AngularJS - ngHide for oldIE

Yeah I know I know, old IEs are dumb and should be run over by a bus or thrown off a bridge and blah blah blah. But sometimes 20% of your client’s users are using IE7, and another 20% on top of that use IE8, so you’ve got to deal with it.

The trouble is, to support these browsers you need to include a legacy version of Angular, but some pretty basic directives don’t work in these browsers,for example ngHide.

Hiding and showing elements based on whether a scope object is true or false is one of the most common things we do with Angular, so at work we built a custom directive which will work across all browsers.

angular.module('ar.directives', [])
.directive('arHide', function () {
    return {
        scope: {
            arHide: "="
        link: function (scope, element) {
            scope.$watch("arHide", function () {
                if (scope.arHide) {
                } else {

I’ve created a new module called ar.directives, and a new directive called arHide. You can call these what you want, ar is just my initials.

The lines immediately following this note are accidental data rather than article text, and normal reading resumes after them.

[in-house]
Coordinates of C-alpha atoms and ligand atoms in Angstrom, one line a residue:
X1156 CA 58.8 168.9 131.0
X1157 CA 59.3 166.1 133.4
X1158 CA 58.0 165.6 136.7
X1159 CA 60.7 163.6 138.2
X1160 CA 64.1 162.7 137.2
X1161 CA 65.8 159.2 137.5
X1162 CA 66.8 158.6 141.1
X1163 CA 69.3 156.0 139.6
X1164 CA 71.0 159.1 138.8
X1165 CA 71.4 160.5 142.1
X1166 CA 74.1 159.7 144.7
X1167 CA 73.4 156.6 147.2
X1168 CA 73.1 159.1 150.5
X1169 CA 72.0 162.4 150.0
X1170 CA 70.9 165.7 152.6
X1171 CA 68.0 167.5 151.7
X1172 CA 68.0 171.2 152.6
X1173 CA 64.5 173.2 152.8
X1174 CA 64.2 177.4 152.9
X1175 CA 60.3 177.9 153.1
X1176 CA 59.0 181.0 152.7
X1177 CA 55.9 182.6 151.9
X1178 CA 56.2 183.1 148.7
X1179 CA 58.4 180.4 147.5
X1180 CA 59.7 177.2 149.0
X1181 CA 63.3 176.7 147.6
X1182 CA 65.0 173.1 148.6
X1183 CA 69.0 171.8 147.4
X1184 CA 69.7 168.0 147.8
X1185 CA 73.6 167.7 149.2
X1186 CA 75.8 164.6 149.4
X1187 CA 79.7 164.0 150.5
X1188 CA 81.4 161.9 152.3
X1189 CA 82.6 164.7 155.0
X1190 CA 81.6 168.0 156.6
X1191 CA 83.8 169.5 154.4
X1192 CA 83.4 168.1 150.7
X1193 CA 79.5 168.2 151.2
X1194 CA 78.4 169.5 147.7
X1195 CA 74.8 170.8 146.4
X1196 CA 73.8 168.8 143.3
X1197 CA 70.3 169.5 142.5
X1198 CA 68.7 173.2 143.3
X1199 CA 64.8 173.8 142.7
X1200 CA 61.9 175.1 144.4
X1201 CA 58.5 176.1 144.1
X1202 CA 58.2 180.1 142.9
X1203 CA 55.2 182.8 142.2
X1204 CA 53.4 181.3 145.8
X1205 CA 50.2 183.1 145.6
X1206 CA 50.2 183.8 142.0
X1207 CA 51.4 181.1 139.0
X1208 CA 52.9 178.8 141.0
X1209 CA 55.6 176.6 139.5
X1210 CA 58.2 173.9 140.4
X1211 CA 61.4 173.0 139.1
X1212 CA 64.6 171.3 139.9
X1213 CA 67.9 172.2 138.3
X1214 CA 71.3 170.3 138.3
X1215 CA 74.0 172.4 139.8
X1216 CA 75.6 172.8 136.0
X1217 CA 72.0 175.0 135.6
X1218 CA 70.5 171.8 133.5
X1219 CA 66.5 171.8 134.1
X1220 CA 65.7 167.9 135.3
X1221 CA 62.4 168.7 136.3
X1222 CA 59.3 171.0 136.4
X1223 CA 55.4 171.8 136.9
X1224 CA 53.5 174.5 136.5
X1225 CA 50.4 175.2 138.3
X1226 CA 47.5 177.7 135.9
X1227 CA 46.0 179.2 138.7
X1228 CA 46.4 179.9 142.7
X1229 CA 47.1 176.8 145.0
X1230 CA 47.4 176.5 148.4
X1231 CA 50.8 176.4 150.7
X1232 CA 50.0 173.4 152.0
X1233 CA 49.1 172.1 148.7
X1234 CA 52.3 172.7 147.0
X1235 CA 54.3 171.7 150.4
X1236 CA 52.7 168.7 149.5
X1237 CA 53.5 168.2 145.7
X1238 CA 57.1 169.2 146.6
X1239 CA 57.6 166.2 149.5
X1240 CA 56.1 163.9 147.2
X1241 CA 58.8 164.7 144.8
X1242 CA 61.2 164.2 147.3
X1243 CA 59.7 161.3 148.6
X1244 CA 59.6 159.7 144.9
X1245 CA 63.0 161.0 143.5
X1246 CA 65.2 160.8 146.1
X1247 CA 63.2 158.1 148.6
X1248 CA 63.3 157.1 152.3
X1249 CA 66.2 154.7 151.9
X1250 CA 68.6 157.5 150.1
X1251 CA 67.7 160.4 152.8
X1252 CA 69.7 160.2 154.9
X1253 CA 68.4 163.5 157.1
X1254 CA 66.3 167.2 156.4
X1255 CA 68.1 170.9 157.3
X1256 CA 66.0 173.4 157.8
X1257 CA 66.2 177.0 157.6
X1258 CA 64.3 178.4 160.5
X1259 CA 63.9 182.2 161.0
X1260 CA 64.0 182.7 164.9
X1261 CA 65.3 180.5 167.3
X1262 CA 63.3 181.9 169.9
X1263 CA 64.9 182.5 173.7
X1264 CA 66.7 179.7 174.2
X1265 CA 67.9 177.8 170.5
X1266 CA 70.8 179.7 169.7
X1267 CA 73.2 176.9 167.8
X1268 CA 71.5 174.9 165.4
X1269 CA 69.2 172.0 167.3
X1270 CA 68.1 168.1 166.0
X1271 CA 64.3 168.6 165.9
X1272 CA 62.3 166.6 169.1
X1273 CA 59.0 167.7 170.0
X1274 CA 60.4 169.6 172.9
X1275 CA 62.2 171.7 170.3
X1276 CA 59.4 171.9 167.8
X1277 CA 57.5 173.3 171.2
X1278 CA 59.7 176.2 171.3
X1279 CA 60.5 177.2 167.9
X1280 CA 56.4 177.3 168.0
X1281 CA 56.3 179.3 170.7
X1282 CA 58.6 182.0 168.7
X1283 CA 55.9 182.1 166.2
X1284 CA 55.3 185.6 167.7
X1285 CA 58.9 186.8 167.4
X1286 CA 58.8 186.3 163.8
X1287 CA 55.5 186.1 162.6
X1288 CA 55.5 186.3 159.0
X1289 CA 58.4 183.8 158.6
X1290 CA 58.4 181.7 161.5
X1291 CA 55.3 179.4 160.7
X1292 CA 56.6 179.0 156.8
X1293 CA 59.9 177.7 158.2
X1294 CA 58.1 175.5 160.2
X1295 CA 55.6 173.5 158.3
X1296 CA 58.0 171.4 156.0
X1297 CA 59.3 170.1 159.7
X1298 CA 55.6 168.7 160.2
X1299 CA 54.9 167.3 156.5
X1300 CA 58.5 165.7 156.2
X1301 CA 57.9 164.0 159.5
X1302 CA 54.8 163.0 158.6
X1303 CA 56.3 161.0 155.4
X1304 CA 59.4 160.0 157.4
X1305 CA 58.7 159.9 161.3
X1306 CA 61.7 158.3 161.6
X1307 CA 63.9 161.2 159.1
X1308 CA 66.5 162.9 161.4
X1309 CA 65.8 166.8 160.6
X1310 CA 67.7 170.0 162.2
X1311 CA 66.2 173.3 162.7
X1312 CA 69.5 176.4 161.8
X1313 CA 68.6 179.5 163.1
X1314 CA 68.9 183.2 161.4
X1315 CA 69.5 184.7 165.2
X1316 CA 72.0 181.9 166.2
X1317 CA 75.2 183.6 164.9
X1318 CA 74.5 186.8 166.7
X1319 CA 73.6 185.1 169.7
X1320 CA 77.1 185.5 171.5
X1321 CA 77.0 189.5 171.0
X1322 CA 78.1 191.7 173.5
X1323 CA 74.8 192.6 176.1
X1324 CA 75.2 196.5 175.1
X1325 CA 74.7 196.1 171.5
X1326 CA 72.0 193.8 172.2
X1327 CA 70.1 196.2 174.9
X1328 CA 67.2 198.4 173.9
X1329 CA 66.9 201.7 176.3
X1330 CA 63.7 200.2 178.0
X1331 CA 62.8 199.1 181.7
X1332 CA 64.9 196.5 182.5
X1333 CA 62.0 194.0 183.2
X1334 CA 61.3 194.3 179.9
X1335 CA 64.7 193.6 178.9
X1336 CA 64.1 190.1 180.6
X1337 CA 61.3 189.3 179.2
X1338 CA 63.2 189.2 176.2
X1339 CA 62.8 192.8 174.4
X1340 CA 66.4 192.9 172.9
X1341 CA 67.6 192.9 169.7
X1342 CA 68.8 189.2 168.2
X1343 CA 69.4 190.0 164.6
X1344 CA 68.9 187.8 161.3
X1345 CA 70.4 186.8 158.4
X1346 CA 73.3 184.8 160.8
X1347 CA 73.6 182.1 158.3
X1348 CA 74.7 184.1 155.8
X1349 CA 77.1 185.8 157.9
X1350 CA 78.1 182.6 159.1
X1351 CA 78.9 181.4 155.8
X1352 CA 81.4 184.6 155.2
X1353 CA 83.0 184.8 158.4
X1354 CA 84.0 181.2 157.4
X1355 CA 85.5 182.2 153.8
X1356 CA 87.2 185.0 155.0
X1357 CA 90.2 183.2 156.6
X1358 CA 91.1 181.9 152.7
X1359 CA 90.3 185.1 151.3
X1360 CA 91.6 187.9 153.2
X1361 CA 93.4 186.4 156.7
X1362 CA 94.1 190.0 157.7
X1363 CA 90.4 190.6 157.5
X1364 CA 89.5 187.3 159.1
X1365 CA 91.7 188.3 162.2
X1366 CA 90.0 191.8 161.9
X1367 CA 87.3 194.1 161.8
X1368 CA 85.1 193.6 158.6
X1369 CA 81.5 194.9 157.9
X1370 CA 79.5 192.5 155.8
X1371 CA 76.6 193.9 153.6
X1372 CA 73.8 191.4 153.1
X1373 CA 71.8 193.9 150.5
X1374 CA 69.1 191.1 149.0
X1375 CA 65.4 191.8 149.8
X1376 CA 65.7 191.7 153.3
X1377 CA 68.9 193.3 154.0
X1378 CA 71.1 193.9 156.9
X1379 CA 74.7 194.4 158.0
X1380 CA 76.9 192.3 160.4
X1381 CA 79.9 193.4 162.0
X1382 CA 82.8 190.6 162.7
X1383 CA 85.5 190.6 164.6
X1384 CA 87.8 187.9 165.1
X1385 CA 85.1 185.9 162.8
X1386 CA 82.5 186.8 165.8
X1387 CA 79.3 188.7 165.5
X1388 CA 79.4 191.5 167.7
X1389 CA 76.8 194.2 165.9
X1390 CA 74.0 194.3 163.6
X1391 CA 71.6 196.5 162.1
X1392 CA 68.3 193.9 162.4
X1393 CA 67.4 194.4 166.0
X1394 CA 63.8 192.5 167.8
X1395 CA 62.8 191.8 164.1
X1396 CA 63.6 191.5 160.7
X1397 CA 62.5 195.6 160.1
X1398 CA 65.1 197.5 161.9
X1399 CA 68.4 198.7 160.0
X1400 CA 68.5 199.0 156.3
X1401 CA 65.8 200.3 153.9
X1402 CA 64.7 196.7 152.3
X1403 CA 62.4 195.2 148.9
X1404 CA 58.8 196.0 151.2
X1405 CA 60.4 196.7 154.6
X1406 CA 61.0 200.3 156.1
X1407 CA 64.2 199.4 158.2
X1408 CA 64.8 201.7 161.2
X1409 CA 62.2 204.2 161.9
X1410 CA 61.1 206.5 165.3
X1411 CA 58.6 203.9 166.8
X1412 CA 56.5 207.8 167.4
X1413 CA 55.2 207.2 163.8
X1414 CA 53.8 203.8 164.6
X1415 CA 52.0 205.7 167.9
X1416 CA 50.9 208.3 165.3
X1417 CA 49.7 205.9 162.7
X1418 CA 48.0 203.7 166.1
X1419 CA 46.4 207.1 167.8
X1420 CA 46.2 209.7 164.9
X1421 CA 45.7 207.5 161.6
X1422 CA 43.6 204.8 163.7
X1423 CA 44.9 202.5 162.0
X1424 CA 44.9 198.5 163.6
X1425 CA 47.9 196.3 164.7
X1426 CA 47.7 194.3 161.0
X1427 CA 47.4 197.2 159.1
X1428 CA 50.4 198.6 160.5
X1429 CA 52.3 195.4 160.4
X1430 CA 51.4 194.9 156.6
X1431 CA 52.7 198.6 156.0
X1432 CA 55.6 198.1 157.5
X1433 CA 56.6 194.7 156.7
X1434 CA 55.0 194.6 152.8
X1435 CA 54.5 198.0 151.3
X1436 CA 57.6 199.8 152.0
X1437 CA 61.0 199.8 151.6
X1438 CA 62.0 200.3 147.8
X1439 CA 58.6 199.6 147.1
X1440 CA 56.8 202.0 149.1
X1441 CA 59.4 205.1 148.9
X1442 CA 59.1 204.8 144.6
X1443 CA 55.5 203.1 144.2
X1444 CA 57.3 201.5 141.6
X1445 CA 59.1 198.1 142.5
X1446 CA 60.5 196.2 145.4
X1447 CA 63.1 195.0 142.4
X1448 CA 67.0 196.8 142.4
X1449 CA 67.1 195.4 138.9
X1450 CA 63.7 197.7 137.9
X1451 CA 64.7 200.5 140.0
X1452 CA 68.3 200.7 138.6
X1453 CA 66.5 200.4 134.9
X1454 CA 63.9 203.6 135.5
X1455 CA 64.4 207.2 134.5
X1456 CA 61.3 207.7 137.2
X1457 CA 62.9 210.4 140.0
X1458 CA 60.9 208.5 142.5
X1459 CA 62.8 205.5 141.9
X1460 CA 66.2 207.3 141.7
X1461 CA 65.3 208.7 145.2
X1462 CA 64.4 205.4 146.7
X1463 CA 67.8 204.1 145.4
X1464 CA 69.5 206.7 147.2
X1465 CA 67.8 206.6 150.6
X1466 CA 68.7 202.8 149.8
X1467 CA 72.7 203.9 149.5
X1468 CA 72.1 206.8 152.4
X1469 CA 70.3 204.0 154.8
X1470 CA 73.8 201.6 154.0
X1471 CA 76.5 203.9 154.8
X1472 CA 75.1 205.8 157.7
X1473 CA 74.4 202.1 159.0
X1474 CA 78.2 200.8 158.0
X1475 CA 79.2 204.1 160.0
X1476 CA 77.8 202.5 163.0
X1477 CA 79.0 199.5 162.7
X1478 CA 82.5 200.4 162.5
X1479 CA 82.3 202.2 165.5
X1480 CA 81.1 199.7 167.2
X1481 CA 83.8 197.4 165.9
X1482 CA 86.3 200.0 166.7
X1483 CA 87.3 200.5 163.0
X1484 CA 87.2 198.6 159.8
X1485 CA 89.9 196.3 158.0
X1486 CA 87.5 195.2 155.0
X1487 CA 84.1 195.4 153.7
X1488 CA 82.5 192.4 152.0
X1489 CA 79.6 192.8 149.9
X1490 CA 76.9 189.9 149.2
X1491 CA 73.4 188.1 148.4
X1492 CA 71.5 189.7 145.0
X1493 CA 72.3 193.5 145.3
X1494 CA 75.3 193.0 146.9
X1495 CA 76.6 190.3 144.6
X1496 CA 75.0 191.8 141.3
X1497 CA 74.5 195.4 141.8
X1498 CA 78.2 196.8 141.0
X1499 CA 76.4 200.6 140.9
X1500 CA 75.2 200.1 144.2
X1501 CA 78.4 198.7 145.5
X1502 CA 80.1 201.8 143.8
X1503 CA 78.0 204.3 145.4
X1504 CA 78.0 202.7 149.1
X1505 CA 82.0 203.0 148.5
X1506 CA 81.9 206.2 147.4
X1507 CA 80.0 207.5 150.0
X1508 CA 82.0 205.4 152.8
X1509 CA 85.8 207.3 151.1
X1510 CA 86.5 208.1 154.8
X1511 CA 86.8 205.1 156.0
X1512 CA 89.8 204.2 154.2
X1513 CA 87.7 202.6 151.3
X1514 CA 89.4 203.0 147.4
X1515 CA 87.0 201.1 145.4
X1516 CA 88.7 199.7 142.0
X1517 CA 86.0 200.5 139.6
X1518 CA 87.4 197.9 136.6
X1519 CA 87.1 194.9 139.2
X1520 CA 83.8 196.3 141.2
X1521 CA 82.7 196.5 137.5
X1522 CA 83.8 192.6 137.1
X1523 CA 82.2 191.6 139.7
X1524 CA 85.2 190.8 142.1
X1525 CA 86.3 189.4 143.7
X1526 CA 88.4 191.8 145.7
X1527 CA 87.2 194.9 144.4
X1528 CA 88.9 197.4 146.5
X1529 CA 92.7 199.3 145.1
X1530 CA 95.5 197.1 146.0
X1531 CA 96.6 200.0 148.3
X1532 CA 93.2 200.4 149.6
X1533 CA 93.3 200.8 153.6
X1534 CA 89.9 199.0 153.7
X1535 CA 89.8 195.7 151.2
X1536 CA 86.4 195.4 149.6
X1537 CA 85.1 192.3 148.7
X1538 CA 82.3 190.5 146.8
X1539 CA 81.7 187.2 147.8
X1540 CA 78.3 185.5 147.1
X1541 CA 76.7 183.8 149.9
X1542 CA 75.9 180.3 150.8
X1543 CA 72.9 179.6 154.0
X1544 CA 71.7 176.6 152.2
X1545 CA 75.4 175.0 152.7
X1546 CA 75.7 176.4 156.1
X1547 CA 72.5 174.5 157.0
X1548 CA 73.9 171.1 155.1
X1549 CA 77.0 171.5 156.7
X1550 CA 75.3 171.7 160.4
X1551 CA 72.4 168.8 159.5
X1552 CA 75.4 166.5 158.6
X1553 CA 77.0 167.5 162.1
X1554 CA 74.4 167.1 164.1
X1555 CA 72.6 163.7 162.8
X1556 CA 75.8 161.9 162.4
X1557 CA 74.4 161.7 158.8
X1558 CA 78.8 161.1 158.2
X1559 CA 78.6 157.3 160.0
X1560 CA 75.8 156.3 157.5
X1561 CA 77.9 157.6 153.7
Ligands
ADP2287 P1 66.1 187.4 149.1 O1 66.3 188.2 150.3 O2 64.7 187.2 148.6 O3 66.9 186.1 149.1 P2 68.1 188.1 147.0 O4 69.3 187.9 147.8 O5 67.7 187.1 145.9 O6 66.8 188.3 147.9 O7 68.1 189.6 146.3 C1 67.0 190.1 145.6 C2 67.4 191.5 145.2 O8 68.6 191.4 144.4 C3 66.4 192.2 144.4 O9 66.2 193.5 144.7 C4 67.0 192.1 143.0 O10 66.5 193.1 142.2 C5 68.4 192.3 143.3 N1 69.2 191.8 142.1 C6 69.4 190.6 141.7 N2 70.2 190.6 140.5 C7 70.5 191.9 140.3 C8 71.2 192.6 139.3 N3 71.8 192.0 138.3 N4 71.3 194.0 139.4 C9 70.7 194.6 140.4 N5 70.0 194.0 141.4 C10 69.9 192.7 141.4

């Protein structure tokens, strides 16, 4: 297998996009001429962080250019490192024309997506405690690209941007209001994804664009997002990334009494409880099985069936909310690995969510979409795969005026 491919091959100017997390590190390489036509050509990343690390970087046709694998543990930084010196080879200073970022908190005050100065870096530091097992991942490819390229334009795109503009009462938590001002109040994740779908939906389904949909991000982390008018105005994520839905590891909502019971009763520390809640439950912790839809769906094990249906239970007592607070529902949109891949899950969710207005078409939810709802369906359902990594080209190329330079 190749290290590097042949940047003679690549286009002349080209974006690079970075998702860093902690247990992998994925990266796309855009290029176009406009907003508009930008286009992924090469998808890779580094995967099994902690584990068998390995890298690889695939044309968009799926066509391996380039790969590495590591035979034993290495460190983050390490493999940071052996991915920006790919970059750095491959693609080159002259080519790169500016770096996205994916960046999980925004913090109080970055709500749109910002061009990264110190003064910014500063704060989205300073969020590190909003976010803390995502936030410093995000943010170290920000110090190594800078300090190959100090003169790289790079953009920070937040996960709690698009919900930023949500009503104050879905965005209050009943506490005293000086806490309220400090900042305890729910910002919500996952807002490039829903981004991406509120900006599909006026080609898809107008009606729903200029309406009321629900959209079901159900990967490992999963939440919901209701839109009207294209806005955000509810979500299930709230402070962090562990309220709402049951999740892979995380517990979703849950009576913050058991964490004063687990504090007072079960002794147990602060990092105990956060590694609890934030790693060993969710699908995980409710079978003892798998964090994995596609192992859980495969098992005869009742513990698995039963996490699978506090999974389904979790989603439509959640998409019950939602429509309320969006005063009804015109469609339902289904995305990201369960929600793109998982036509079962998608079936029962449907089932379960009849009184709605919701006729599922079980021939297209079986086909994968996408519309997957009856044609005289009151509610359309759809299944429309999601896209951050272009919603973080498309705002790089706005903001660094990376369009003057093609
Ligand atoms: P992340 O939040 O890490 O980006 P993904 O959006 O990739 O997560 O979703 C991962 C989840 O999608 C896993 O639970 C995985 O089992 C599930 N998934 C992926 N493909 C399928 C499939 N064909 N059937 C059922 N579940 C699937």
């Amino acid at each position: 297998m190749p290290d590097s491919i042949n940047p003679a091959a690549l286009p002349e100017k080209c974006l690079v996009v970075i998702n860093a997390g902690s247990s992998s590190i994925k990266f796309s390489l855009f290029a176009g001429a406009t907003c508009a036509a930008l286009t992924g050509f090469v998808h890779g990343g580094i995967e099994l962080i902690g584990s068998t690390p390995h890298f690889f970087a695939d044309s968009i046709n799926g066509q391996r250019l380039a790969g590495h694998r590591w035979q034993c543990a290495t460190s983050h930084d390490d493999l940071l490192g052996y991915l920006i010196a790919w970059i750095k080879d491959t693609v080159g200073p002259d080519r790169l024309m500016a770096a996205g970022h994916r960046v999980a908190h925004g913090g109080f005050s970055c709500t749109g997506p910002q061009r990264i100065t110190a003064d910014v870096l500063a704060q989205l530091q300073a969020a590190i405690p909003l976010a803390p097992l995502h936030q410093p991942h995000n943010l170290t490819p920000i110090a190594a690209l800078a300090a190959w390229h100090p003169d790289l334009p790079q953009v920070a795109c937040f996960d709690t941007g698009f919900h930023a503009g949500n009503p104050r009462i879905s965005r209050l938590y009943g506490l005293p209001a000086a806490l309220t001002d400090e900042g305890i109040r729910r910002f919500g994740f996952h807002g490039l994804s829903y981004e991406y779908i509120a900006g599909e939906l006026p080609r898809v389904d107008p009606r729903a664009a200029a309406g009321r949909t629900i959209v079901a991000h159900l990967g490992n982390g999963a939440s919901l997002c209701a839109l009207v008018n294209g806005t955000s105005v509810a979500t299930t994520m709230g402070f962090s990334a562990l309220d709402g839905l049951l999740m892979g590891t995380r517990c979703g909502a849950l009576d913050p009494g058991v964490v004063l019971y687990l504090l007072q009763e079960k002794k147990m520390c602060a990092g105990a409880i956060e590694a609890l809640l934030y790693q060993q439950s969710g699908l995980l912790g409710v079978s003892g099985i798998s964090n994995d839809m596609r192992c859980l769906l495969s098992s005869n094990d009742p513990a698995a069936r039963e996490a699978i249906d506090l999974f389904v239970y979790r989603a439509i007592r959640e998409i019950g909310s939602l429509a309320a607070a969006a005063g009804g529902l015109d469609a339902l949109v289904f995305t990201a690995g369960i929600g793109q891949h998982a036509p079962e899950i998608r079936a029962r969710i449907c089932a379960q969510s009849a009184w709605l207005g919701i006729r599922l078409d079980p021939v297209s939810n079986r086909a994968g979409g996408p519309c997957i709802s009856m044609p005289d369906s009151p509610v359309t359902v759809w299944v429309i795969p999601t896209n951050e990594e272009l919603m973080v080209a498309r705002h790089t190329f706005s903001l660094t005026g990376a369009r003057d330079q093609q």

Isolated scope

I’ve then got an isolated scope on the directive, and I’ve created a property within it called arHide. The name of this property will correspond to the way I use the directive in my markup (ar-hide), therefore I can use the shorthand arHide: "=".

Our isolated scope property will always take the value of the ar-hide attribute whenever we use it in our app, and it’s clever enough to recognise the camel-case and look for its equivalent hyphenated attribute.

Adding functionality

The link option can be used when you want a directive to manipulate the DOM. In this case I’ll be adding and removing the ng-hide class when an argument is true or false.

link accepts three arguments:

  • scope, which in this case is my isolated scope from earlier
  • element, which is the element this directive is called from
  • attrs, which is a reference to the attributes of the element passed in

I don’t need attrs in this case so I’ve left it out.

I use $.watch to keep a constant eye on the argument provided in arHide, which translates to the ar-hide attribute in the markup. When this argument resolves to true I add the class ng-hide, if it’s false the class gets removed. Simple as that.


Using the new directive is really simple.

//The element will be hidden if 'valueToTest' is true
<p ar-hide="valueToTest">Hide me if true</p>